The Congregational Way is a pathway to Jesus Christ were Christians are called to worship free from creeds and church hierarchy, lead instead by the Holy Spirit. Ours is a free church tradition where congregations are gathered under the headship of Jesus, bound in love through covenantal relationships between each other and like minded churches.
The Congregational Way began as the Puritans who wanted to purify the newly created Church of England. As some lost hope in real reformation in England and Wales a number of Christians began to dissent. This formed the roots for not only Congregationalism but also Baptists, Presbyterians and Quakers. Known at first as "Separatists" those that were eventually defined as Congregationalists became defined as "Independents" as each congregation was autonomous. Although there were spontaneously formed Congregational churches, Congregationalism is generally understood as emerging in the latter part of the 16th Century in the United Kingdom.The term "Congregational" comes with the formation of associational bodies of these independent churches from the early 19th Century.
One church was gathered by covenant in the town of Scrooby in 1606. Those Christians met in the home of the local postmaster, William Brewster, each Sunday for Bible study and prayer. Worship in
any way other than the State Church was against the law and subjected early Congregationalists to fines and even prison. "When the threat of persecution by English
authorities became severe, the little church of Scrooby, led by its pastor John Robinson, fled to Holland.
After a few peaceful and prosperous years in Leiden, the Scrooby congregation made plans to establish a Separatist colony in America. Sailing on the Mayflower from the port of Plymouth, England, in 1620, the 102 voyagers arrived off Cape Cod in late autumn and landed in a harbor they named Plymouth. Before stepping ashore, they drafted an agreement as the basis for the civil government of their colony. This Mayflower Compact was the first written expression in history of a social contract, in which the people agree among themselves to form the state. It can be seen as a civil counterpart to the covenant by which they had formed their church in Scrooby."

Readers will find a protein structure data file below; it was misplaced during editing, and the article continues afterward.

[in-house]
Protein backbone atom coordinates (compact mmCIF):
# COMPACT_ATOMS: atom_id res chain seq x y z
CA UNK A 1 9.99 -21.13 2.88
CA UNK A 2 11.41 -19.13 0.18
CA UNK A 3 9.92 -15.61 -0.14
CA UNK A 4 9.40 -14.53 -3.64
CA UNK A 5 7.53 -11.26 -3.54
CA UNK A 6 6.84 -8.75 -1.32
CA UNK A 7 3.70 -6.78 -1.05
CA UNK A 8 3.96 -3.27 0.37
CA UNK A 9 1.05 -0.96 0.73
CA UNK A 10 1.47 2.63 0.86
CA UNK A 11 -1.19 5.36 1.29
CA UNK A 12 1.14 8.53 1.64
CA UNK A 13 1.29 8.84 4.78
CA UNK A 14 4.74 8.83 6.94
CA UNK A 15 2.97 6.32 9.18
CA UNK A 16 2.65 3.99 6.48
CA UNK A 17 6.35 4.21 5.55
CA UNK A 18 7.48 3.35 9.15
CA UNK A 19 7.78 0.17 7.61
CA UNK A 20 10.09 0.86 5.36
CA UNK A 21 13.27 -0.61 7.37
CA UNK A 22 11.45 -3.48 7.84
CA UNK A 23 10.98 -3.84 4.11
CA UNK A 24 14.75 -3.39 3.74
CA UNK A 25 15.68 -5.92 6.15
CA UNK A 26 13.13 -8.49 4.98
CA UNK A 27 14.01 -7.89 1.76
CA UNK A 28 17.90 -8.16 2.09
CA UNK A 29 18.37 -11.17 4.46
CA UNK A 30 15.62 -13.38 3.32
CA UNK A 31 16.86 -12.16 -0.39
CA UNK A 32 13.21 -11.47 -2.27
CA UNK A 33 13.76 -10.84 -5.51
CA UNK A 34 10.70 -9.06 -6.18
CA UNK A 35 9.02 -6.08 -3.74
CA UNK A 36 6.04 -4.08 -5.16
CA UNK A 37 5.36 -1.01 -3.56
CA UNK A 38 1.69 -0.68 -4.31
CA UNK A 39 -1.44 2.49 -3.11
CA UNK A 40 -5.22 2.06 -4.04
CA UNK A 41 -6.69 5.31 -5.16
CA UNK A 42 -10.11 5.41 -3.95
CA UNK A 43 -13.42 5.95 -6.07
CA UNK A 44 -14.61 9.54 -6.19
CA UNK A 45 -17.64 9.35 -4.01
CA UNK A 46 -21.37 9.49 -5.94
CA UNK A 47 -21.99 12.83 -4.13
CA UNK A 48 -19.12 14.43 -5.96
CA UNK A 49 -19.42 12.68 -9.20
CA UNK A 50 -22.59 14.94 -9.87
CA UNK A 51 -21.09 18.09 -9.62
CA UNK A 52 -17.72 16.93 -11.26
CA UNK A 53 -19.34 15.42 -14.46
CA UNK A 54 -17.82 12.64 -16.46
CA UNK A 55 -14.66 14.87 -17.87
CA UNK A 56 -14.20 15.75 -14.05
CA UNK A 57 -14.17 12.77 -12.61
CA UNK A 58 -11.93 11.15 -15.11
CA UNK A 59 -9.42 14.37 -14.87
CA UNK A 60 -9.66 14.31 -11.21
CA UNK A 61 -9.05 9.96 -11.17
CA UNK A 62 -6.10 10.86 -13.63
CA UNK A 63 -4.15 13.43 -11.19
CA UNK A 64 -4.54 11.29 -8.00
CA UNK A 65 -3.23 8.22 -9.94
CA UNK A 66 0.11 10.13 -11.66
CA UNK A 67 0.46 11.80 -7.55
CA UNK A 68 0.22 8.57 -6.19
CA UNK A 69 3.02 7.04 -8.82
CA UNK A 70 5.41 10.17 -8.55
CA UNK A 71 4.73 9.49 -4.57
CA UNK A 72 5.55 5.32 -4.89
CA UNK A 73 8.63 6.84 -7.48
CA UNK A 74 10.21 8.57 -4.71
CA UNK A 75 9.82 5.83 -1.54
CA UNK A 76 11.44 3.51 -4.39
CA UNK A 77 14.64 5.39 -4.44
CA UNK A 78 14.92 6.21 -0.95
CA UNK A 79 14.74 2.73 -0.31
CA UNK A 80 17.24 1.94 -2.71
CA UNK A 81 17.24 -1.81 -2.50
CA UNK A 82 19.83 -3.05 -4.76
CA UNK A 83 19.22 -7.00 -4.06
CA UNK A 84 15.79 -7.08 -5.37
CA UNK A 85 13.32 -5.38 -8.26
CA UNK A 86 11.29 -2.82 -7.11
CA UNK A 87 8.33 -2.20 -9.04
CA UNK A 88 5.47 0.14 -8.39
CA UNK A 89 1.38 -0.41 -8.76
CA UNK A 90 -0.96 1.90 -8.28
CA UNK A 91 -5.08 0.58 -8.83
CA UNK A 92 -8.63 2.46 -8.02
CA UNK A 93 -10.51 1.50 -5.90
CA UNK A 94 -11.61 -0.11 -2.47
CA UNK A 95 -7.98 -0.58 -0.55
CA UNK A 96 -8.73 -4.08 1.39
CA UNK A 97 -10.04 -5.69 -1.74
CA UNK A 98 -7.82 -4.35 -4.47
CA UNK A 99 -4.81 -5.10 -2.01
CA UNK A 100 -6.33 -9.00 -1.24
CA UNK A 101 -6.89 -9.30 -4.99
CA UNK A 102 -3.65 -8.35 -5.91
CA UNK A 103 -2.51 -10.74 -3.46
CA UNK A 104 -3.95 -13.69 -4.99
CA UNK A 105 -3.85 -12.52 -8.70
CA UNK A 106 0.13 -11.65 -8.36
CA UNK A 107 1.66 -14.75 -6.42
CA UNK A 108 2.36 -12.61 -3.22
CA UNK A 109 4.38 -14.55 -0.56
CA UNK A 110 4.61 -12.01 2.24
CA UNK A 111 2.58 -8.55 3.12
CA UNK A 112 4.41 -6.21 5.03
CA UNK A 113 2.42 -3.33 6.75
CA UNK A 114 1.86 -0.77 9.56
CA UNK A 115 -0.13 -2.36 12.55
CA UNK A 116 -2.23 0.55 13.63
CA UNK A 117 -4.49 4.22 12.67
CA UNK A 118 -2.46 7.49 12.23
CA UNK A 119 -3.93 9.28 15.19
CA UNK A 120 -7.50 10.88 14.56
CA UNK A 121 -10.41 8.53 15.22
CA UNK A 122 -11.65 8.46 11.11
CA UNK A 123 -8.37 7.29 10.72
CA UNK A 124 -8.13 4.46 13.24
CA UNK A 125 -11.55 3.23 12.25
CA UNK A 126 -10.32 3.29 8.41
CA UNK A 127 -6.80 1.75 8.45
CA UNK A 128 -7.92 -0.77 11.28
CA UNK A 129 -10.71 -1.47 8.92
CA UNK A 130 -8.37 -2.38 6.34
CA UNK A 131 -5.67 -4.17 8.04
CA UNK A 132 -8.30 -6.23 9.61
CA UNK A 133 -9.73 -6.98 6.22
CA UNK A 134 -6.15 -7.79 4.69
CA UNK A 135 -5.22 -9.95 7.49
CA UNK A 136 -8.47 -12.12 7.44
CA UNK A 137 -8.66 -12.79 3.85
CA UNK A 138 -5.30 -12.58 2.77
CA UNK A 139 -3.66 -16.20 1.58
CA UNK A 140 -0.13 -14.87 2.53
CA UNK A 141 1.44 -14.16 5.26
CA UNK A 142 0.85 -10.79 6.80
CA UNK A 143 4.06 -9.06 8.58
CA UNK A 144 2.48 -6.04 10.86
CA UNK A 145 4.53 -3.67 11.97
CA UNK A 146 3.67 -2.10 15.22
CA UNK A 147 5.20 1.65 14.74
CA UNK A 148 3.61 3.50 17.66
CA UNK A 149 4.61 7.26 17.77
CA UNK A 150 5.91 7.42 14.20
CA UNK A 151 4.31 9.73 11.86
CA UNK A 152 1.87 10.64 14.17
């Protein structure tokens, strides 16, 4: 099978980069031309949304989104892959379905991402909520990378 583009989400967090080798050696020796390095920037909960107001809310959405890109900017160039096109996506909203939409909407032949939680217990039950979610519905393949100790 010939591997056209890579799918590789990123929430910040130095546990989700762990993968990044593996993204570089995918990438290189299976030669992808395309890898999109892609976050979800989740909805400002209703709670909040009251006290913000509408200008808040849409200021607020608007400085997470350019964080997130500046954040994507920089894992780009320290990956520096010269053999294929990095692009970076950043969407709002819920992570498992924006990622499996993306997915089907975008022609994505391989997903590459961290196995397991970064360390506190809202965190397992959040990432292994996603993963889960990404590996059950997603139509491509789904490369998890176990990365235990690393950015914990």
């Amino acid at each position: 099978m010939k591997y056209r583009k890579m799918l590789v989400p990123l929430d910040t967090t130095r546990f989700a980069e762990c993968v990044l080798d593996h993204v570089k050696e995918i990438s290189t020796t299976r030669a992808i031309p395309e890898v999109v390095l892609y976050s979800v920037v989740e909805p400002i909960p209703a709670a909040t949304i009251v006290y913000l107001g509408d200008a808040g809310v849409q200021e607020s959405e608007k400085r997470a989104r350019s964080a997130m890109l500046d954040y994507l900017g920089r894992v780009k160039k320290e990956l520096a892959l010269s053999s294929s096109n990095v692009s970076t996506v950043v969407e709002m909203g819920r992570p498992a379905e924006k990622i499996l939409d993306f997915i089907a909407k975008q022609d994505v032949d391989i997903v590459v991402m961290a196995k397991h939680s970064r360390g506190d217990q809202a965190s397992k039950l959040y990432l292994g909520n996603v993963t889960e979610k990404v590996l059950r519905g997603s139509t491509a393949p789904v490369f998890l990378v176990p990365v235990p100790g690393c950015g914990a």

As some moved to the New World, others returned to England as laws and attitudes changed. Reflection on the spiritual journey they had taken led to a growing awareness that this new form of ecclesiology (how churches are structured) resonated with the biblical pattern and, more importantly, with the teaching of Jesus. In 1658 it was given a formulaic definition in the Savoy Declaration.
Many outstanding theologians, hymn writers, scholars, and reformers are to be found within the history of Congregationalism.
At the end of the 18th Century in the UK the Congregationalists, in partnership with some others, formed the London Missionary Society. Although the aim was never to propagate Congregational churches around the world but rather to spread the gospel of Christ, their labours inevitably led to the establishing of Congregationally ordered churches in many parts of the world.
In the US it was the Congregationalists who formed the American Missionary Association that planted over 100 anti-slavery churches throughout the midwest. The AMA helped fund the Underground Railroad prior to and during the Civil War. During Reconstruction the AMA founded eleven historically black colleges and cofounded Howard University in Washington, DC. It also created the Freedman's Aid Society that recruited teachers in the north for these new schools and provided housing for them in the south. The AMA also brought missionaries and new churches to the far reaches of the globe. Throughout the 19th Century the Congregational Churches were the largest protestant denomination in the United States.
In the latter part of the 20th Century many Congregational churches and Associational bodes united with other denominations and are often now found within "United" or "Uniting" Churches. But many thousands of Congregational churches continue around the world. There is probably no such thing as "a typical Congregational church" but, to varying degrees, the following characteristics will be found: